History of Labor Day
The First Labor Day
The first Labor Day holiday was celebrated on September 5, 1882, in New York City, in accordance with the plans of the Central Labor Union. The Central Labor Union held its second Labor Day holiday just a year later, on September 5, 1883.
By 1894, 23 more states had adopted the holiday, and on June 28, 1894, President Grover Cleveland signed a law making the first Monday in September of each year a national holiday.
Labor Day: What it means
Labor Day, the first Monday in September, is a creation of the labor movement and is dedicated to the social and economic achievements of American workers. It constitutes a yearly national tribute to the contributions workers have made to the strength, prosperity, and well-being of our country.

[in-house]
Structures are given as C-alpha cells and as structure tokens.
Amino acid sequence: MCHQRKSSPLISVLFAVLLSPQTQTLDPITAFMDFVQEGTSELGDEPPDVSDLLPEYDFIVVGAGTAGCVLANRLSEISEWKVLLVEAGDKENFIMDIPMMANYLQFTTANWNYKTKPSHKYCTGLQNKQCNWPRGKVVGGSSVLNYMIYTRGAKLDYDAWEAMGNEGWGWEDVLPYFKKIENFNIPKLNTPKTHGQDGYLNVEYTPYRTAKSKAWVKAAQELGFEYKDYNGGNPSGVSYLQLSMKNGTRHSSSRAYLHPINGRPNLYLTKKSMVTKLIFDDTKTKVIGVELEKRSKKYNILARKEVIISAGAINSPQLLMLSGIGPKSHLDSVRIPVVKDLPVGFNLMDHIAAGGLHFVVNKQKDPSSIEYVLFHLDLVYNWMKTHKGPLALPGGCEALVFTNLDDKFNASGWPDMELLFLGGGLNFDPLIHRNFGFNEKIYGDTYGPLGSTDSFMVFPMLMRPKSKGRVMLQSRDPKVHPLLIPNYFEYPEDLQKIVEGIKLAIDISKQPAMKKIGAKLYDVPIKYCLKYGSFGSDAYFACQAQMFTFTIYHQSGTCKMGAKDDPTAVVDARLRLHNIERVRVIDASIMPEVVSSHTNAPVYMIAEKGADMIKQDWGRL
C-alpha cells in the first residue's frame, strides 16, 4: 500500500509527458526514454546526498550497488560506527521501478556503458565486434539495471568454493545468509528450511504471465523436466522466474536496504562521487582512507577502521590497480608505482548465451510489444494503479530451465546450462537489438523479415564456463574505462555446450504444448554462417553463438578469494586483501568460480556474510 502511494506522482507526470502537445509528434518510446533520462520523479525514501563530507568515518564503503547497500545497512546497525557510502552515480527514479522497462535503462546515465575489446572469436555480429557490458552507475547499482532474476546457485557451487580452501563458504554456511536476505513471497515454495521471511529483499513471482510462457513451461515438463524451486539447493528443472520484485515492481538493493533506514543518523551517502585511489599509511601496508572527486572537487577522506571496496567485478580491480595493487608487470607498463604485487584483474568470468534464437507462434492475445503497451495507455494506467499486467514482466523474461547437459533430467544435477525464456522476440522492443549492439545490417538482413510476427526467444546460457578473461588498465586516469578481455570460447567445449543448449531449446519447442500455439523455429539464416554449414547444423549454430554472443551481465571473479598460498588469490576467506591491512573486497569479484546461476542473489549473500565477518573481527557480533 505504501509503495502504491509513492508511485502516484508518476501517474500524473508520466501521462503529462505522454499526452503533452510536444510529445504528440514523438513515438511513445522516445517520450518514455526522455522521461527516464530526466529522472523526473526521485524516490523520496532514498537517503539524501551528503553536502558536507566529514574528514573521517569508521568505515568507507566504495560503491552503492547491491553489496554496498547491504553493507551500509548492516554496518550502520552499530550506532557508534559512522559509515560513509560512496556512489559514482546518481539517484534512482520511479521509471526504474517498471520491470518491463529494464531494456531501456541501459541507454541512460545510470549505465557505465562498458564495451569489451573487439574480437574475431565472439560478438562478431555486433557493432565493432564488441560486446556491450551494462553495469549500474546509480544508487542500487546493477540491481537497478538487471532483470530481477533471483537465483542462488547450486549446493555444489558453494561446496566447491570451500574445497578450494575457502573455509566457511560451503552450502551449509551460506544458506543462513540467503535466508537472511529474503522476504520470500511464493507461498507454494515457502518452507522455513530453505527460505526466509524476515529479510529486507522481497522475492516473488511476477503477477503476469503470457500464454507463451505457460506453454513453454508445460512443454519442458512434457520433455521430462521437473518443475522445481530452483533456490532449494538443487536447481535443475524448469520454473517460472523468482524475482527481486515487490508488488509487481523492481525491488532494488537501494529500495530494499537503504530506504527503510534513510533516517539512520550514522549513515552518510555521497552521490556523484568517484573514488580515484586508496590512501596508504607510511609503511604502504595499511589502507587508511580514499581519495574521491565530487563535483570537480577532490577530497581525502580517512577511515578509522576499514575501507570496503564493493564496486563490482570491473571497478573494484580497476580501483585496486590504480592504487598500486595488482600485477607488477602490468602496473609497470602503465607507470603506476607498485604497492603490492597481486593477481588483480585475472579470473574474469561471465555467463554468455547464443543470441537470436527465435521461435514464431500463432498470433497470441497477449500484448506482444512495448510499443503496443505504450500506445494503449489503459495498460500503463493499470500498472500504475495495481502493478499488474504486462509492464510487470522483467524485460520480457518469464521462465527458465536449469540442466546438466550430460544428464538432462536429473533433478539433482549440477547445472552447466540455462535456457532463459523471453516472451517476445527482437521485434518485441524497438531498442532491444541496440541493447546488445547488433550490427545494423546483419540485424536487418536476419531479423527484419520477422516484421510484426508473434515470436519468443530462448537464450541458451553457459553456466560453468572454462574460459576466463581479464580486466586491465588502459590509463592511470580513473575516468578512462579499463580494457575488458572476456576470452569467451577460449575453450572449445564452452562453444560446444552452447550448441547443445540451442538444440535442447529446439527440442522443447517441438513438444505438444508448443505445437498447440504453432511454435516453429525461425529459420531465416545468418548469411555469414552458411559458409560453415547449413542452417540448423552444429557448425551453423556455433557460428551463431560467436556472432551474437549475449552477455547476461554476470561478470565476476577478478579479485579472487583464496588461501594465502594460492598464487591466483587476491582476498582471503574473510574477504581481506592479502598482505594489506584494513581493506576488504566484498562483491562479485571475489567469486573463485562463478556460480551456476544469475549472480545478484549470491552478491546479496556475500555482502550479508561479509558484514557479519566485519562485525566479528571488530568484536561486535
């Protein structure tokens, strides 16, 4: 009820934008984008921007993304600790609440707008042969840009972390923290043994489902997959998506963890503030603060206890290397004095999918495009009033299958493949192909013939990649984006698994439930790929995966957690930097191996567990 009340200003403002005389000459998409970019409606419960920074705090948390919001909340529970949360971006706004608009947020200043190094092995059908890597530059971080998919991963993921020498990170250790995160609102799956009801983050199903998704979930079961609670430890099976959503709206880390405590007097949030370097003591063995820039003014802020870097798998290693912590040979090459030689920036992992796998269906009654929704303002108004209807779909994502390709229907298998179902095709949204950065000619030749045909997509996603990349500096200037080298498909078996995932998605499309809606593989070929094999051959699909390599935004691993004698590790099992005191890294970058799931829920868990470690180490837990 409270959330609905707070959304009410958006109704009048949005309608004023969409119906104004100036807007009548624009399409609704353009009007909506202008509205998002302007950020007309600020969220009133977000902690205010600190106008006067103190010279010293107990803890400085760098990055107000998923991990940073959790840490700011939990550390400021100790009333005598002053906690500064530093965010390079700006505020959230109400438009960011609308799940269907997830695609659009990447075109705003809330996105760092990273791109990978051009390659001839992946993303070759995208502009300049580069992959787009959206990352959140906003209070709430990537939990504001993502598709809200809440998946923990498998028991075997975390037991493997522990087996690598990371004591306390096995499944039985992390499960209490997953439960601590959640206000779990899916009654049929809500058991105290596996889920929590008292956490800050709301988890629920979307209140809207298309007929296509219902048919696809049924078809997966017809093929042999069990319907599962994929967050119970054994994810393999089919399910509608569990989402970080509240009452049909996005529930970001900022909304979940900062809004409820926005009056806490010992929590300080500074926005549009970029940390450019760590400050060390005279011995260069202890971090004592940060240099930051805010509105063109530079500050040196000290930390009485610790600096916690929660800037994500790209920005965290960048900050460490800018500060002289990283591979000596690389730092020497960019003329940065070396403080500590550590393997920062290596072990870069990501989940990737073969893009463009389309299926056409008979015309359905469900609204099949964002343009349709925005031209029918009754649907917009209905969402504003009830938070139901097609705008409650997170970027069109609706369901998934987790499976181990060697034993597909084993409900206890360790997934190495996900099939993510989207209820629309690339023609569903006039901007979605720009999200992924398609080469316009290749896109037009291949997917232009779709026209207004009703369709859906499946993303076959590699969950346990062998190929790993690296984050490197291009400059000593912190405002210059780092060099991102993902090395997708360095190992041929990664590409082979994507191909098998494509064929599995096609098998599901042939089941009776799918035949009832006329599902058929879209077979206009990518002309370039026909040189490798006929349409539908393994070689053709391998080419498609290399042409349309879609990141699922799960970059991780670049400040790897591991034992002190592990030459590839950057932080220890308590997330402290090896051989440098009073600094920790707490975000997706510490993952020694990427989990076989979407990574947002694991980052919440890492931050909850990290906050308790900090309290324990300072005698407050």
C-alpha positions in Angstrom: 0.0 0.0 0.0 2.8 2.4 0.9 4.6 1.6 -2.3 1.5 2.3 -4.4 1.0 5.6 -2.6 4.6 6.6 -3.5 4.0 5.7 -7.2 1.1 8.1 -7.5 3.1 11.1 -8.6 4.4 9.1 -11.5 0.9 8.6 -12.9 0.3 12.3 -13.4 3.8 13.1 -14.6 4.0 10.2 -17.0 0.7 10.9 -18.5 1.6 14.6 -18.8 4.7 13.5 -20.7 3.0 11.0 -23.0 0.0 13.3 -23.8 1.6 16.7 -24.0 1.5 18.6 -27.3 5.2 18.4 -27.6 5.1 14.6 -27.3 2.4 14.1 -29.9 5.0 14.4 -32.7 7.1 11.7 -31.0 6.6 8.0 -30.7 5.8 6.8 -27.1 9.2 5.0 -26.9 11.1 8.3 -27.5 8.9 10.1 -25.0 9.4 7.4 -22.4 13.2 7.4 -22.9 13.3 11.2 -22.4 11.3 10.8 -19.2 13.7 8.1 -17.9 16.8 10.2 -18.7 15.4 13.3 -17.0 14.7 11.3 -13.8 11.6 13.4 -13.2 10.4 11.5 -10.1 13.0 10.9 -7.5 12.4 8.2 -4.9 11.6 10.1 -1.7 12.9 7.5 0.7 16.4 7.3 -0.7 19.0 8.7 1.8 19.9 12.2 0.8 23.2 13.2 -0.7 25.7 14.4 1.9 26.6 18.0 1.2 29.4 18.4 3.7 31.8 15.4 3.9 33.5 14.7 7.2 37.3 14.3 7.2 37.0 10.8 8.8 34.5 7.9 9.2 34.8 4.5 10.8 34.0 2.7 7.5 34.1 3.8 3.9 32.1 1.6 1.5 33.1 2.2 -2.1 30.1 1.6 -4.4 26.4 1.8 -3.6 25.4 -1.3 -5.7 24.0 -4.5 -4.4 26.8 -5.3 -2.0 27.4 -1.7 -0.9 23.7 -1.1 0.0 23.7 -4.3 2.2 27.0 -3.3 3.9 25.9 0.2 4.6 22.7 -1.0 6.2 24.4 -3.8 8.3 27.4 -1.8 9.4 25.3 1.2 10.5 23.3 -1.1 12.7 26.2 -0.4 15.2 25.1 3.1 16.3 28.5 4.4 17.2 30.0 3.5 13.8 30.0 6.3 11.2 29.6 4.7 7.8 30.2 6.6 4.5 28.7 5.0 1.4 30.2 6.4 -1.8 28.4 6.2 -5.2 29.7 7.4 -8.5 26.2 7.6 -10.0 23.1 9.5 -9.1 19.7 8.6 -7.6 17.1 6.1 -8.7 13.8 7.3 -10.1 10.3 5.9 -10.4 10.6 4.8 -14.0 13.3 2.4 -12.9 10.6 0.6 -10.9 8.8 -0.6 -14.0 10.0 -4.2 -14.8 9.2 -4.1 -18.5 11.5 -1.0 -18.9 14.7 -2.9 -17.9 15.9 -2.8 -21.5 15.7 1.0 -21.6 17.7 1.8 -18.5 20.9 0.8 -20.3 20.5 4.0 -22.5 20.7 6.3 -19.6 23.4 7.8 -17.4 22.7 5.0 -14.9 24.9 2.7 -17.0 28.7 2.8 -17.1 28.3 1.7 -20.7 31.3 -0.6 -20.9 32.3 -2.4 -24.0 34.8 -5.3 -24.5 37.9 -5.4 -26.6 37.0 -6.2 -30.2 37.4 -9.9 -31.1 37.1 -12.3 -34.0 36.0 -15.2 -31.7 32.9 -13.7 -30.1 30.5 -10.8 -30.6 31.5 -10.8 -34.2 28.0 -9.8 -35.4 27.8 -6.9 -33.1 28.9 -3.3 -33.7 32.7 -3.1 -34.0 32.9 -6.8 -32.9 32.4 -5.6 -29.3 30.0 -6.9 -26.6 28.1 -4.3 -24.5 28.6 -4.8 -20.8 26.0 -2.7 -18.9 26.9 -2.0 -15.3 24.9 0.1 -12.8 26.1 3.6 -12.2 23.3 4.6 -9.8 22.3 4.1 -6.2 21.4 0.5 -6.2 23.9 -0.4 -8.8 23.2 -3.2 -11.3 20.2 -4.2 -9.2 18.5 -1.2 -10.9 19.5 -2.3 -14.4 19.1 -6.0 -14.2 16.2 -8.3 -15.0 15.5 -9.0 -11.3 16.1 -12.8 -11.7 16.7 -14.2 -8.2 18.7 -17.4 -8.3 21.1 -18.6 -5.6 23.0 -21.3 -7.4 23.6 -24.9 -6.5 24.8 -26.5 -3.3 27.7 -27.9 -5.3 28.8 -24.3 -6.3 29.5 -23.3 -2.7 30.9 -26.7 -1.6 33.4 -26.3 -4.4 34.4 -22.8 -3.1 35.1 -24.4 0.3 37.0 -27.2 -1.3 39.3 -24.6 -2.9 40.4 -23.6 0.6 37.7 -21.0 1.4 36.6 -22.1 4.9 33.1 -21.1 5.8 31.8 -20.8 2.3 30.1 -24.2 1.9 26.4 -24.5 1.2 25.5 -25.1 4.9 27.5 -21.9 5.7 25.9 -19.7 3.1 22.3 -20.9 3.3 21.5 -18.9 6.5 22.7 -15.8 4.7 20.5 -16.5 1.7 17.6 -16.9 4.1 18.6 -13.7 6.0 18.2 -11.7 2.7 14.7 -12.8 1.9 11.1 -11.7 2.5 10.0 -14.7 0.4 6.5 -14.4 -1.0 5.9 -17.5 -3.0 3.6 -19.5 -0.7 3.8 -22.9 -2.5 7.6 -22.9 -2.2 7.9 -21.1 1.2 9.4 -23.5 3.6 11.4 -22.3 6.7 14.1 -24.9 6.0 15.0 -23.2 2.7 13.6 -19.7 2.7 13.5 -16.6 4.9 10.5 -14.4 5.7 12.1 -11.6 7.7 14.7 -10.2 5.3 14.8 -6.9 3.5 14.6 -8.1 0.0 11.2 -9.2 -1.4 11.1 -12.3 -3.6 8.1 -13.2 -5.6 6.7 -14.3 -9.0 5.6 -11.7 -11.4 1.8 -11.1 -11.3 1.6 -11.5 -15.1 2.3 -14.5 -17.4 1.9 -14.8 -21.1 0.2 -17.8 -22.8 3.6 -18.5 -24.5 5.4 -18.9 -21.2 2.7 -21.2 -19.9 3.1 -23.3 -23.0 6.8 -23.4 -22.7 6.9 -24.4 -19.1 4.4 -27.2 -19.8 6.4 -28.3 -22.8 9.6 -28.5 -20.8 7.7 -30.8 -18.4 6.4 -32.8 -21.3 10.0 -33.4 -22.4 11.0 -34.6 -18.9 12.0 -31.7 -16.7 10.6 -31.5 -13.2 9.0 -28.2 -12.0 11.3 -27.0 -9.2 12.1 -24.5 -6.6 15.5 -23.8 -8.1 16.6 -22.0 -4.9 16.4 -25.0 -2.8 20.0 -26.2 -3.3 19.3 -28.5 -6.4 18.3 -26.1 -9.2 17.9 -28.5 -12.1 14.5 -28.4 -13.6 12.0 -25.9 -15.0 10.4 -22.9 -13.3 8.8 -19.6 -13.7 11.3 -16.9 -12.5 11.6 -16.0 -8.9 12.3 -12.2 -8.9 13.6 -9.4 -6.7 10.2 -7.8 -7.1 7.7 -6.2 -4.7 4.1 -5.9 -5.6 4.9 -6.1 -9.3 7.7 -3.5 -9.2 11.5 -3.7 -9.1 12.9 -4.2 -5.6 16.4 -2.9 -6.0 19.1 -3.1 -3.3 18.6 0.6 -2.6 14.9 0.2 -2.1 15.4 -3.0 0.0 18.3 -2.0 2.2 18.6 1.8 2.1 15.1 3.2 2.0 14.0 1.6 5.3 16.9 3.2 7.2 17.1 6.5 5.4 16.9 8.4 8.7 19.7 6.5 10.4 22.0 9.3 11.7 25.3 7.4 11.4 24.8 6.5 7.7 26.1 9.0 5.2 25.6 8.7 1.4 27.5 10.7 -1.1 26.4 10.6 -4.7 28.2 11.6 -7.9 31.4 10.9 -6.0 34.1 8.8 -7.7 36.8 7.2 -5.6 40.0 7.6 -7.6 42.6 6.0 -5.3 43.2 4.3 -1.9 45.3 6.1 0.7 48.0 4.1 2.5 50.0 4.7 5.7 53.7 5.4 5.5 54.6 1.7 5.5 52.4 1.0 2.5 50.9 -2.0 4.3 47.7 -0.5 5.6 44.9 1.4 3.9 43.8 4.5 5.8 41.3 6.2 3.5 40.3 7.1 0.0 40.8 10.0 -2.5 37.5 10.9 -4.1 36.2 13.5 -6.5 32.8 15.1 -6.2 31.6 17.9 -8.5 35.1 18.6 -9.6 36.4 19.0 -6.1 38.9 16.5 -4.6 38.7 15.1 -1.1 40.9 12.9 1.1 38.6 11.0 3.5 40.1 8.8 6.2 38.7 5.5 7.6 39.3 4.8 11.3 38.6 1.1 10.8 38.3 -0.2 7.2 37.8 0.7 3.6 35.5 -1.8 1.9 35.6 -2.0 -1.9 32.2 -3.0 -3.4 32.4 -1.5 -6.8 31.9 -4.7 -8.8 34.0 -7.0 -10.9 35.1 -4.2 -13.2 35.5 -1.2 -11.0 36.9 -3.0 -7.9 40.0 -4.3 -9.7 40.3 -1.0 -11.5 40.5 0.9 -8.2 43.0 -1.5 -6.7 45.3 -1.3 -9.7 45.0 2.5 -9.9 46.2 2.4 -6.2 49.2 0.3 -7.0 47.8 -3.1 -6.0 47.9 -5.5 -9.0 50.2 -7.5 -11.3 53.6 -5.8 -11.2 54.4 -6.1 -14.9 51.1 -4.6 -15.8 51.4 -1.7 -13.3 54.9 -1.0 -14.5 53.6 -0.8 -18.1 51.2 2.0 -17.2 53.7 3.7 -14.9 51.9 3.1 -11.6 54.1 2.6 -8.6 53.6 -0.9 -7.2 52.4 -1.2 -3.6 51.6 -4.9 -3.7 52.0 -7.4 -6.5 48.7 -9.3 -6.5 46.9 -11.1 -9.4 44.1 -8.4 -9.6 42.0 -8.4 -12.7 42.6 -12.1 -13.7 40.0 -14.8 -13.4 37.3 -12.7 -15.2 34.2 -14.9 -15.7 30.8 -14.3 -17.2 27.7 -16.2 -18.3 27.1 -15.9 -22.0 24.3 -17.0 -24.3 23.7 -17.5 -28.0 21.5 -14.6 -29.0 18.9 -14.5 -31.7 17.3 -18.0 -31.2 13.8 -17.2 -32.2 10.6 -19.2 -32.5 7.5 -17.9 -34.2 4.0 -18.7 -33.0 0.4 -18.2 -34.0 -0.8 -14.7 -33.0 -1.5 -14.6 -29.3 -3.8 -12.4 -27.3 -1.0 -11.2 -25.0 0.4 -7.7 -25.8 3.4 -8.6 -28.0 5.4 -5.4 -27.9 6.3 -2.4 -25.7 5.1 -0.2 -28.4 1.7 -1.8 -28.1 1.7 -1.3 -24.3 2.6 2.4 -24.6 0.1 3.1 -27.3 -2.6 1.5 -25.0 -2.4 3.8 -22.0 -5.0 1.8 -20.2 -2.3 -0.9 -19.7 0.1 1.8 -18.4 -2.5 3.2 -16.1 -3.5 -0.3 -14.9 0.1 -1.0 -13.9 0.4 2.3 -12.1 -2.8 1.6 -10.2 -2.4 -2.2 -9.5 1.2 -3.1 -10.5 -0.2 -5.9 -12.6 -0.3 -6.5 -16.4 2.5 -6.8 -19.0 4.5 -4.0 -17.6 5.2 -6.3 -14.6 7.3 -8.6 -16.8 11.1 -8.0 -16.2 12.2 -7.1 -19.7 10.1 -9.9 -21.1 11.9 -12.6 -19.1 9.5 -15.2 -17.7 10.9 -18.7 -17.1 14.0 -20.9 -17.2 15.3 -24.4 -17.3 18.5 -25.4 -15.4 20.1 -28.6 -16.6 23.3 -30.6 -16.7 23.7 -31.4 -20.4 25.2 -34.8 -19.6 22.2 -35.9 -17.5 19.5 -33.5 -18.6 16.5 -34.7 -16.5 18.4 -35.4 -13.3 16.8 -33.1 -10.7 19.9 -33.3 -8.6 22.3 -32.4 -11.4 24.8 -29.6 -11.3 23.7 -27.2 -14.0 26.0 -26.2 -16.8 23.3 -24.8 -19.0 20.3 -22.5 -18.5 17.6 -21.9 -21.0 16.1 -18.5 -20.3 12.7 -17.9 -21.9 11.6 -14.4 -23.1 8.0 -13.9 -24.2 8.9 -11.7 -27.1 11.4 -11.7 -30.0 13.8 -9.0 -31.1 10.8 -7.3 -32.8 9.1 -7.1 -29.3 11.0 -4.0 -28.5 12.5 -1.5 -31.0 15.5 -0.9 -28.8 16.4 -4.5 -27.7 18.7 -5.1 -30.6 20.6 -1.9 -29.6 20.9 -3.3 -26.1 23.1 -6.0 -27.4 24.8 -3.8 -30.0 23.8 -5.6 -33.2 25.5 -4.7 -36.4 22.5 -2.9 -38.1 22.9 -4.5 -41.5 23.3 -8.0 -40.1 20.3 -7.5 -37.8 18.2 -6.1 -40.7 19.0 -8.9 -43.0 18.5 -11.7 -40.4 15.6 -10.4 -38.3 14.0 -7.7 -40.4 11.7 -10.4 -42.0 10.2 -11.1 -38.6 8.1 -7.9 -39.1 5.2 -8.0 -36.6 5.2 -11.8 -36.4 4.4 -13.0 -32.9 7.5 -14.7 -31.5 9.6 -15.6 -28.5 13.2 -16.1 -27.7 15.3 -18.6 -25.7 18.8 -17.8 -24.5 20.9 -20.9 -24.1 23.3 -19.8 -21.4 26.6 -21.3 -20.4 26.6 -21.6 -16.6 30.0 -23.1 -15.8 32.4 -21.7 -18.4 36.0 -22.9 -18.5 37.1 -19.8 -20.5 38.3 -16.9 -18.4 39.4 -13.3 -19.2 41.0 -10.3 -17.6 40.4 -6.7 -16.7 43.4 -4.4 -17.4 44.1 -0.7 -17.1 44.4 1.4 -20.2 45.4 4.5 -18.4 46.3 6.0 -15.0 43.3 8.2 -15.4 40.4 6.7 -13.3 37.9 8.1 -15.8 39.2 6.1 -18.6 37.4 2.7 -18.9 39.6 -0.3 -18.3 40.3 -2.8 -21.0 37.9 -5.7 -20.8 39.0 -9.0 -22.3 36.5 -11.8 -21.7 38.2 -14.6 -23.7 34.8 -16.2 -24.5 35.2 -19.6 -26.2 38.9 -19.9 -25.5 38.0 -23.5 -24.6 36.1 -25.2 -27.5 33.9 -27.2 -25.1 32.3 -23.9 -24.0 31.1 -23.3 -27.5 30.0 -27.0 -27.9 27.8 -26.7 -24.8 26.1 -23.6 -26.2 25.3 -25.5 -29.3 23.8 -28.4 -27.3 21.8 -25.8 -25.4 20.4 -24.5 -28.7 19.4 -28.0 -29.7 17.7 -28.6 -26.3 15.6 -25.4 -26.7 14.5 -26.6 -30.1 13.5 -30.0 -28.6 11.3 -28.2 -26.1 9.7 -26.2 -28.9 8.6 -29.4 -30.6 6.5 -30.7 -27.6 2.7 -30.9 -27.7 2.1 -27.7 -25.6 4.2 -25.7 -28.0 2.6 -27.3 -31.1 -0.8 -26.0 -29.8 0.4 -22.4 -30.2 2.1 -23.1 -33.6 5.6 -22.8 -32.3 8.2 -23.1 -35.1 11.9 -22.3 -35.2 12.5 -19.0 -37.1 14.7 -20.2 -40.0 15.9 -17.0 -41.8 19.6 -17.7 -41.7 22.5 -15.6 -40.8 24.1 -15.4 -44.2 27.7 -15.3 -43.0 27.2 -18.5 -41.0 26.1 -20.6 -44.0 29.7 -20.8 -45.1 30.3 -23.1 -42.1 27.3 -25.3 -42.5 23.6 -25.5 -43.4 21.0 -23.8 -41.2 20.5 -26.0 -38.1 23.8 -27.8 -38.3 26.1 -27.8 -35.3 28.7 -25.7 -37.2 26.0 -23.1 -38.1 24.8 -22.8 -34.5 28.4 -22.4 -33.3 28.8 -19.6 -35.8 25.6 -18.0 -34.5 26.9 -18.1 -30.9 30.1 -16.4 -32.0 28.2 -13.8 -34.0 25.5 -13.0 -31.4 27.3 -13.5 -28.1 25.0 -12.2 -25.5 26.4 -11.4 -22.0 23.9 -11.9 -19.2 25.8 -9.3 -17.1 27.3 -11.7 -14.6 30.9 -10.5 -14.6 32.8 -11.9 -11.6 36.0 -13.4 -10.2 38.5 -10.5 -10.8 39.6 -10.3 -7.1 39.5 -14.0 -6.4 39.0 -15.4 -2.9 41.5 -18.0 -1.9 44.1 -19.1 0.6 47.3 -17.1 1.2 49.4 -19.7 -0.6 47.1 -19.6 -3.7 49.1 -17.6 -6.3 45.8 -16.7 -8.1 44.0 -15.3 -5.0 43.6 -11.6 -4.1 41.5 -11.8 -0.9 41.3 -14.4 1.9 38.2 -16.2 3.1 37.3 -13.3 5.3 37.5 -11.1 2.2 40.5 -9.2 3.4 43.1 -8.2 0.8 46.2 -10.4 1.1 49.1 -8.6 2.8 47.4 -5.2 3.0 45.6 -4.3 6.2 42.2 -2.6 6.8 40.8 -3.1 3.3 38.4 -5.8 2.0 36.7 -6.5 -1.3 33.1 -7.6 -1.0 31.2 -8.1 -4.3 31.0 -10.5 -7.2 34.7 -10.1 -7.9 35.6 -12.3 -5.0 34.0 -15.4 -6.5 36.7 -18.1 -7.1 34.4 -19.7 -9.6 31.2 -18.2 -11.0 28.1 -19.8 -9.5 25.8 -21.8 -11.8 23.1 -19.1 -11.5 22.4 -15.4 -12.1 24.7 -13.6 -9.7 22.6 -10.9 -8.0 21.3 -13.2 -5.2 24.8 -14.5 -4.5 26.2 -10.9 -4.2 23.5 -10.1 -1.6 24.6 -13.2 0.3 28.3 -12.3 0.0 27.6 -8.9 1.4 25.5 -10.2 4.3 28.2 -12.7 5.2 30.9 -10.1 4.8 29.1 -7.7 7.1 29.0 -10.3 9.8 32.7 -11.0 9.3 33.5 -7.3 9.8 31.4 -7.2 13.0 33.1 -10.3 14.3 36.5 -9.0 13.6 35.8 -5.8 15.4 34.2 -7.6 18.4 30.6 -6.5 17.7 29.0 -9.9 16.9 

Labor Day sale:
To show our appreciation of the joys of Labor day and everything it represents we would like to give back to the people. Enjoy 20% off our entire series of exquisite hand-forged knives. Making this the best time to beef up your collection of The Cooking Guild latest hand-forged artworks.
Enjoy 20% off storewide this Labor Day from us at the cooking guild.
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